Who governs the Internet? It spans the globe, after all, and allows users from anywhere to communicate with each other at the stroke of a key or the click of the mouse. When there are conflicts, then, whose law applies?
I've written about the tension between data protection and privacy requirements in the European Union and the less stringent data protection and privacy requirements in the U.S. And unless Congress enacts something to pre-empt it, the Internet privacy legislation bubbling up in California will undoubtedly become de facto national law simply because websites are not limited by geographic or jurisdictional boundaries.
This week at the e-G8 forum in Paris, French President Nicolas Sarkozy called for basic global rules for the Internet. According to The Wall Street Journal, he told a group of representatives from the world's leading online companies:
The states we represent need to make it known that the world you represent is not a parallel universe where legal and moral rules and more generally all the basic principles that govern society in democratic countries do not apply.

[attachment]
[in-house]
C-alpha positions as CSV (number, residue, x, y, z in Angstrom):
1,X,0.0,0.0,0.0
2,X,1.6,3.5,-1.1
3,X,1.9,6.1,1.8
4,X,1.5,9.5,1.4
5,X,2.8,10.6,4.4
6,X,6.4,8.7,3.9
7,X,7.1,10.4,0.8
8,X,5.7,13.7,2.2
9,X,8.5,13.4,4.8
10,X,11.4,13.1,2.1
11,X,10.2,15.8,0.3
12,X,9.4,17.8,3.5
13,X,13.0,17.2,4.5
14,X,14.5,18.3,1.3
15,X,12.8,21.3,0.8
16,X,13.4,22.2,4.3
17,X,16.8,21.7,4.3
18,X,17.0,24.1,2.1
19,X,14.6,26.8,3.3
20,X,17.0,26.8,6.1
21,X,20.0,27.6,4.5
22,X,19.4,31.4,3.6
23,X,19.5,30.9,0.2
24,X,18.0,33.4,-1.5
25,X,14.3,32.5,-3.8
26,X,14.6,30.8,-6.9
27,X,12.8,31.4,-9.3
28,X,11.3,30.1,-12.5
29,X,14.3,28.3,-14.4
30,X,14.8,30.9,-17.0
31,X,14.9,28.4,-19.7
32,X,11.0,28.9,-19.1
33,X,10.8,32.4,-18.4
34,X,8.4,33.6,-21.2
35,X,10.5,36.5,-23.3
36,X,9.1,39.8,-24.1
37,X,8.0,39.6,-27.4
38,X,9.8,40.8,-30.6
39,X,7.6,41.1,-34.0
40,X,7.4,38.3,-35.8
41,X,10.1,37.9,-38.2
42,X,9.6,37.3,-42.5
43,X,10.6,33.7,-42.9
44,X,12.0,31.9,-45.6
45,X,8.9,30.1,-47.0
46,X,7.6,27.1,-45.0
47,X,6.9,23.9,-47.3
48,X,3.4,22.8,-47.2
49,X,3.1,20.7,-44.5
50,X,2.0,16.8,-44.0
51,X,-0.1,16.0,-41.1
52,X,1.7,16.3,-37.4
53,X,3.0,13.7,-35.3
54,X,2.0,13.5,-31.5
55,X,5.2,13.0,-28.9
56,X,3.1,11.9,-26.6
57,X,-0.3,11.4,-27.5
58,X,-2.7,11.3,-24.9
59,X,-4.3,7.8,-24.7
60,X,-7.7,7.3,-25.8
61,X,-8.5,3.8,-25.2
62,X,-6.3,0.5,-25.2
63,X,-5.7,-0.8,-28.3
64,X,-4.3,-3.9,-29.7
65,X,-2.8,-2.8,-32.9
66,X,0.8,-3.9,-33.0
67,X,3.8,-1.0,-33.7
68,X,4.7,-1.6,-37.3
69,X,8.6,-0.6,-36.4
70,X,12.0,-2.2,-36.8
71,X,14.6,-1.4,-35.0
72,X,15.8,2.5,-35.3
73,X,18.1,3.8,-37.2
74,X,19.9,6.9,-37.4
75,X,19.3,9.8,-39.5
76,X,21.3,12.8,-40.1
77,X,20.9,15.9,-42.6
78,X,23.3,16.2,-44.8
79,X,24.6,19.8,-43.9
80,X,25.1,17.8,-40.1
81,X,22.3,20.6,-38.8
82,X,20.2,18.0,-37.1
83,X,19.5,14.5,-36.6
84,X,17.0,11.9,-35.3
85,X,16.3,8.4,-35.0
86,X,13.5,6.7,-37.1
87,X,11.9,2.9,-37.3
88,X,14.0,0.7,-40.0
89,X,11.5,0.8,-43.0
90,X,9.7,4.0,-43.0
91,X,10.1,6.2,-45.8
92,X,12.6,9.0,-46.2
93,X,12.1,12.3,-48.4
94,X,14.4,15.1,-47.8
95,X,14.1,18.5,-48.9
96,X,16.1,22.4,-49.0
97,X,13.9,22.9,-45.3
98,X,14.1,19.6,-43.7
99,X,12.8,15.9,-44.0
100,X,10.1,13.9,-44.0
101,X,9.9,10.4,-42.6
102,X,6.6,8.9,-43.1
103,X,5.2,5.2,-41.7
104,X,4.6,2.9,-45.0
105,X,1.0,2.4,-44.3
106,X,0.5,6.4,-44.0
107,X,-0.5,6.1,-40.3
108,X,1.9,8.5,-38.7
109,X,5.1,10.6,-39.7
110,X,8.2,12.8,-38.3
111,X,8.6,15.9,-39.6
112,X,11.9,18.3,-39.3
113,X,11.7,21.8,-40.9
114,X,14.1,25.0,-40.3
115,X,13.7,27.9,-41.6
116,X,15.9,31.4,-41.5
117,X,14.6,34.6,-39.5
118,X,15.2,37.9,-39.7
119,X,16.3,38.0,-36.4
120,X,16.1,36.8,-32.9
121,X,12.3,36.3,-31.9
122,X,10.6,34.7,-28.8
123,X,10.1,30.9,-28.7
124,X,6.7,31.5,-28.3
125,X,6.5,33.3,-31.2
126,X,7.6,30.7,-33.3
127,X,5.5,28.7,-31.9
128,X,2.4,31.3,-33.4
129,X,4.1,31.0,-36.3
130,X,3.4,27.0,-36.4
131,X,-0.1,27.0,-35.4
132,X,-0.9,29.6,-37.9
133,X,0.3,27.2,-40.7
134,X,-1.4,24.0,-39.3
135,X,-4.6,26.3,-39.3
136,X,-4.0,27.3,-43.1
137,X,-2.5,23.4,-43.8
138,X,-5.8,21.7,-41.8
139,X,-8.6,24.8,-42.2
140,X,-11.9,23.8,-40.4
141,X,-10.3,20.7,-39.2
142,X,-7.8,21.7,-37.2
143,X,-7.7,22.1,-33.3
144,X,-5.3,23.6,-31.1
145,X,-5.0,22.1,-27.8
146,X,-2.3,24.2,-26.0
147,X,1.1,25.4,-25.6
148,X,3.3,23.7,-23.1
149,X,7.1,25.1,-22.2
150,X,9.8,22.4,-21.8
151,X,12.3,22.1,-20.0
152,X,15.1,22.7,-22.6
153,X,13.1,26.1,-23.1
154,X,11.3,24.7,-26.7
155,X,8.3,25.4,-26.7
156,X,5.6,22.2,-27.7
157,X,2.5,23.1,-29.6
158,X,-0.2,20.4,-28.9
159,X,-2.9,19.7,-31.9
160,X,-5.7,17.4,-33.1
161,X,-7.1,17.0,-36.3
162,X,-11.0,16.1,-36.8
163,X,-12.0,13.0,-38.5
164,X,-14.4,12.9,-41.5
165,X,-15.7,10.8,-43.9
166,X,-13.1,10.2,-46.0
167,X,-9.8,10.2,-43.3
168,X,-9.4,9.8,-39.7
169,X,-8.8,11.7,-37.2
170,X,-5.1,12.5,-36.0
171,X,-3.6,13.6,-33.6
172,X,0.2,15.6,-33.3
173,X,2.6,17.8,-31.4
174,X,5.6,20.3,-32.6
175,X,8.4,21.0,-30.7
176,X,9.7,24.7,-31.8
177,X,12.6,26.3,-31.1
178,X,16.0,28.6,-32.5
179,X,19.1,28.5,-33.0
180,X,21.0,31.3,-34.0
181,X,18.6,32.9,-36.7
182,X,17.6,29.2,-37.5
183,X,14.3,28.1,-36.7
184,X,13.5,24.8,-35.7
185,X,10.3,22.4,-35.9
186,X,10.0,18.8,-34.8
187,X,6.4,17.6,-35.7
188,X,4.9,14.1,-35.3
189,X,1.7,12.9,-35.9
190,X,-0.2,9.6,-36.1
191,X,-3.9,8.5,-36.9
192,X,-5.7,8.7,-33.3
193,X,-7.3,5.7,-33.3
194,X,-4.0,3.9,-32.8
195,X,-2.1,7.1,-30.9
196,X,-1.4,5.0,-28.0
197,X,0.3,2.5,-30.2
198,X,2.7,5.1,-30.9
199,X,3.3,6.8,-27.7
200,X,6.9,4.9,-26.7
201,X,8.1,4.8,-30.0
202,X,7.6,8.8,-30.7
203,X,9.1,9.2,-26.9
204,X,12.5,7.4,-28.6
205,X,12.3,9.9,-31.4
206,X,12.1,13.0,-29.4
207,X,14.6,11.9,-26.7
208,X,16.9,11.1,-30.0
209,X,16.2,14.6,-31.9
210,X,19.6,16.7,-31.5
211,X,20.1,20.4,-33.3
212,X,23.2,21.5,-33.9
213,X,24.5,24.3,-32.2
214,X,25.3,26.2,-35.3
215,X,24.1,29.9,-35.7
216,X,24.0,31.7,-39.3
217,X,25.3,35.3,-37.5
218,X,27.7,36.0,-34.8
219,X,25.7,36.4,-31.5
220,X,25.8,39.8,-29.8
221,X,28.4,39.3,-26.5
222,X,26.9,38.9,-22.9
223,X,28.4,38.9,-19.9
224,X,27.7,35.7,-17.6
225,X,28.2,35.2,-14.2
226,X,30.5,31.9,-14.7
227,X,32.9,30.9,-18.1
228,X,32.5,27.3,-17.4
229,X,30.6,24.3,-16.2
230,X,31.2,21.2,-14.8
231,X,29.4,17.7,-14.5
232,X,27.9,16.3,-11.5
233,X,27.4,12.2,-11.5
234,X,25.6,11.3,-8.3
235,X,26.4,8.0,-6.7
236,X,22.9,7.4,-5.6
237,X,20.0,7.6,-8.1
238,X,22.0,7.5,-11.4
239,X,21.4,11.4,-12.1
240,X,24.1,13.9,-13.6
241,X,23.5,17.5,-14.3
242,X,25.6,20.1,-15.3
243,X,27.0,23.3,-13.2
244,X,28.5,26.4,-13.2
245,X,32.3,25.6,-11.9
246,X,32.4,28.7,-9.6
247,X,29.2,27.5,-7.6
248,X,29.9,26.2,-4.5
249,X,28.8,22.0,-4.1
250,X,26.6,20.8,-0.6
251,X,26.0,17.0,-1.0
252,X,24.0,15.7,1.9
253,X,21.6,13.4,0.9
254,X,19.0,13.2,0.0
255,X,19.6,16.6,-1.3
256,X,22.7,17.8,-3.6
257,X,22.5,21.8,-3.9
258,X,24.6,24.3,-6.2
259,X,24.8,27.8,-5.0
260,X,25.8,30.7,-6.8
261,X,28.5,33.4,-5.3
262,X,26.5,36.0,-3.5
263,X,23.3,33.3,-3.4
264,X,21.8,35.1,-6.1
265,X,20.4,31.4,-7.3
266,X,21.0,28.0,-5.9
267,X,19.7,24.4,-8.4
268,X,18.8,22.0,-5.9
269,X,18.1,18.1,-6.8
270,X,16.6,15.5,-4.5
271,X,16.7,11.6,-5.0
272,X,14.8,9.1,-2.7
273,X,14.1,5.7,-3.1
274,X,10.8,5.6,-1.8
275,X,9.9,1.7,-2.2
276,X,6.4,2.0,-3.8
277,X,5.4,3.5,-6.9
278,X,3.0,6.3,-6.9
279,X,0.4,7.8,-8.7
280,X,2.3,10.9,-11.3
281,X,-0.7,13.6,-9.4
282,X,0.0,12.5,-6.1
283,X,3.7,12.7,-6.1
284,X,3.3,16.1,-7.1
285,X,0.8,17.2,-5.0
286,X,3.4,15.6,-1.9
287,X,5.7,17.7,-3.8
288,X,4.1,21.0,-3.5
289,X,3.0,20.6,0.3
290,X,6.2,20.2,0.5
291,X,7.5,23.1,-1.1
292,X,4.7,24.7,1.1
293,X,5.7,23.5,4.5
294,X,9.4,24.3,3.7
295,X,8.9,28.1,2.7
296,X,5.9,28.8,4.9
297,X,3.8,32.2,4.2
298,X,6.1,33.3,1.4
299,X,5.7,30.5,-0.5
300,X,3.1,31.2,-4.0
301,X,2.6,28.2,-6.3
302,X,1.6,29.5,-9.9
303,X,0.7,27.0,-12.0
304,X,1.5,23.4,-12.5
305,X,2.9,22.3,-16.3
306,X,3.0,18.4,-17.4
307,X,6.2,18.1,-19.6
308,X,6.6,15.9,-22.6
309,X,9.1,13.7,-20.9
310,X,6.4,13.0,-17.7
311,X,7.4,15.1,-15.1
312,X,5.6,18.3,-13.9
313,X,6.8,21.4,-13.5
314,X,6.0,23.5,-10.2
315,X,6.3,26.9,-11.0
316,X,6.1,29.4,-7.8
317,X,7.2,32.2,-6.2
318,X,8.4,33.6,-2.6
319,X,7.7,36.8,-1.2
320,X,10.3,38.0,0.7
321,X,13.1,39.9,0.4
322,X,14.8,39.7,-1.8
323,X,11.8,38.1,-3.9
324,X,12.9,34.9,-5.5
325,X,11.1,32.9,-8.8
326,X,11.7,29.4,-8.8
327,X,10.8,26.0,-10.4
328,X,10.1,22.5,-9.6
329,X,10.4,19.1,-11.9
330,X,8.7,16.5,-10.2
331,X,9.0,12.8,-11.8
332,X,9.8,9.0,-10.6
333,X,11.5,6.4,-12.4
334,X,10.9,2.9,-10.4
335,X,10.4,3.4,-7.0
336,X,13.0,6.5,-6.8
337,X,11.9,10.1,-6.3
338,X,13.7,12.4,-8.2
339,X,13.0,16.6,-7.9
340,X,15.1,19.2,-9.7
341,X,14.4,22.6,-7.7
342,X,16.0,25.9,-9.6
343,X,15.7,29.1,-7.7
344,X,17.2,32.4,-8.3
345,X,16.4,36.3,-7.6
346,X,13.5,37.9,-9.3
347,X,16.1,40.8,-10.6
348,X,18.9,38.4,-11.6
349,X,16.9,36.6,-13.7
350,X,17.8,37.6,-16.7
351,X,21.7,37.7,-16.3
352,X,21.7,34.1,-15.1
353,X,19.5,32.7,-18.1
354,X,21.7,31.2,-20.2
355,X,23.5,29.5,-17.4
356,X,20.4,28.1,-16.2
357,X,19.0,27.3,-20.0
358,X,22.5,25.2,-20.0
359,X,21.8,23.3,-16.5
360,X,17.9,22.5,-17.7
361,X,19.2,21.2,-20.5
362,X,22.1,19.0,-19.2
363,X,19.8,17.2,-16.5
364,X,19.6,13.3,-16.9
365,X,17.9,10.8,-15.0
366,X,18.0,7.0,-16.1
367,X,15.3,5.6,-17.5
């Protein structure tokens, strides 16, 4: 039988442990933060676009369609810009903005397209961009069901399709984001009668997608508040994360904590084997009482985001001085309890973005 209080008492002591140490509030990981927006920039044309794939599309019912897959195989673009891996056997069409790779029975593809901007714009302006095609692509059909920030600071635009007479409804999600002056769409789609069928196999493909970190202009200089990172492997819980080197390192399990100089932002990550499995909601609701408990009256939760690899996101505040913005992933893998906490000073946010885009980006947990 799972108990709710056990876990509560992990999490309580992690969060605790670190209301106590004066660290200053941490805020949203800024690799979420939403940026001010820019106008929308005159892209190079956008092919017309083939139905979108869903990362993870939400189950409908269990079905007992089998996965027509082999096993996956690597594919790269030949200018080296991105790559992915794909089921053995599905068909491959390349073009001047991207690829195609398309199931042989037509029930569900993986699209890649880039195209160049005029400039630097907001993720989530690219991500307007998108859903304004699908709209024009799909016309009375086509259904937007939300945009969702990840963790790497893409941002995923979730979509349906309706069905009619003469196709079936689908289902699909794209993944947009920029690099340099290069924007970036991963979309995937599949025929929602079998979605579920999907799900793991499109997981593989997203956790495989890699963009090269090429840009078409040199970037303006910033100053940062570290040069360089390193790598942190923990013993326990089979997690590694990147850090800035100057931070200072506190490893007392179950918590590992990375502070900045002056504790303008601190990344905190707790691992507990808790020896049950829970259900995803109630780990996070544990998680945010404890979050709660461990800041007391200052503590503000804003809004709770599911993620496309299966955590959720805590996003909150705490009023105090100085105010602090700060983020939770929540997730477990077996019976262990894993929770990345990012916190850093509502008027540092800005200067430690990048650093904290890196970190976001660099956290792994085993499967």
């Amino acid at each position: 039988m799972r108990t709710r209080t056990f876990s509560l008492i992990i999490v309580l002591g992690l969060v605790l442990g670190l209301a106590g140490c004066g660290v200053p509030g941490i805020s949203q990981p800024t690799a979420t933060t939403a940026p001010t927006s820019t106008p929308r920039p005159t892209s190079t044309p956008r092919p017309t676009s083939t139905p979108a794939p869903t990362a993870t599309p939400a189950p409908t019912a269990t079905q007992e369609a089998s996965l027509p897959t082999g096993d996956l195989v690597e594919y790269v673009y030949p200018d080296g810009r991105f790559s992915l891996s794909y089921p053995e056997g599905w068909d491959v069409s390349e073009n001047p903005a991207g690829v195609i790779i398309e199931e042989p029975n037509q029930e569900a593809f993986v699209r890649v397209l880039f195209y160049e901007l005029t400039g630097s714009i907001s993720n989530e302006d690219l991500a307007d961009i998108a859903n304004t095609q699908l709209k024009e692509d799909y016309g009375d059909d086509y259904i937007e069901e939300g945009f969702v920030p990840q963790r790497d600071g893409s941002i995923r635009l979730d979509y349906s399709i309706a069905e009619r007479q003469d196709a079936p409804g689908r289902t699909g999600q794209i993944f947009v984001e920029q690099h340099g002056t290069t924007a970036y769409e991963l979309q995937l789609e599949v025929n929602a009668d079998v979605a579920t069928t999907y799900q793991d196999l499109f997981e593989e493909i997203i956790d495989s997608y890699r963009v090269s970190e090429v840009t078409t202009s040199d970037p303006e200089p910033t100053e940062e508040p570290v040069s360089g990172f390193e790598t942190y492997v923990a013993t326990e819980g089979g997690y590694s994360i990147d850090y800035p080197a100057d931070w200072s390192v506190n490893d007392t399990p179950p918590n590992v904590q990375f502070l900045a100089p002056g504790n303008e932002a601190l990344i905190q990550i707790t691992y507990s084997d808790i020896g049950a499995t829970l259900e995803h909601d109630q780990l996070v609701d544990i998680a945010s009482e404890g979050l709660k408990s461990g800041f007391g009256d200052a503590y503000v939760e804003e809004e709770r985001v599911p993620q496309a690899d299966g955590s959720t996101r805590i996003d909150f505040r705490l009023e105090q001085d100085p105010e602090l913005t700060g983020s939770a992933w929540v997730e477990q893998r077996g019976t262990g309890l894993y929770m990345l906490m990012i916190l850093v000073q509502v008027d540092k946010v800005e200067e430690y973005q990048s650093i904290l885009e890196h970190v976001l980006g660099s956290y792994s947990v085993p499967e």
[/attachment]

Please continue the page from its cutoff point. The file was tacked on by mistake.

He argued that there should be basic rules regarding privacy, taxes and intellectual property, among other things, to which everyone agrees. At the same time, those rules should not hamper the online companies' ability to innovate.
Not surprisingly, the company representatives expressed concern that Sarkozy's approach would lead to too much regulation. The Wall Street Journal quotes Google CEO Eric Schmidt as follows:
You want to stay away from regulating brand new industries. Before we decide we need some regulatory solution to many of these problems, let's see if there is a technological solution.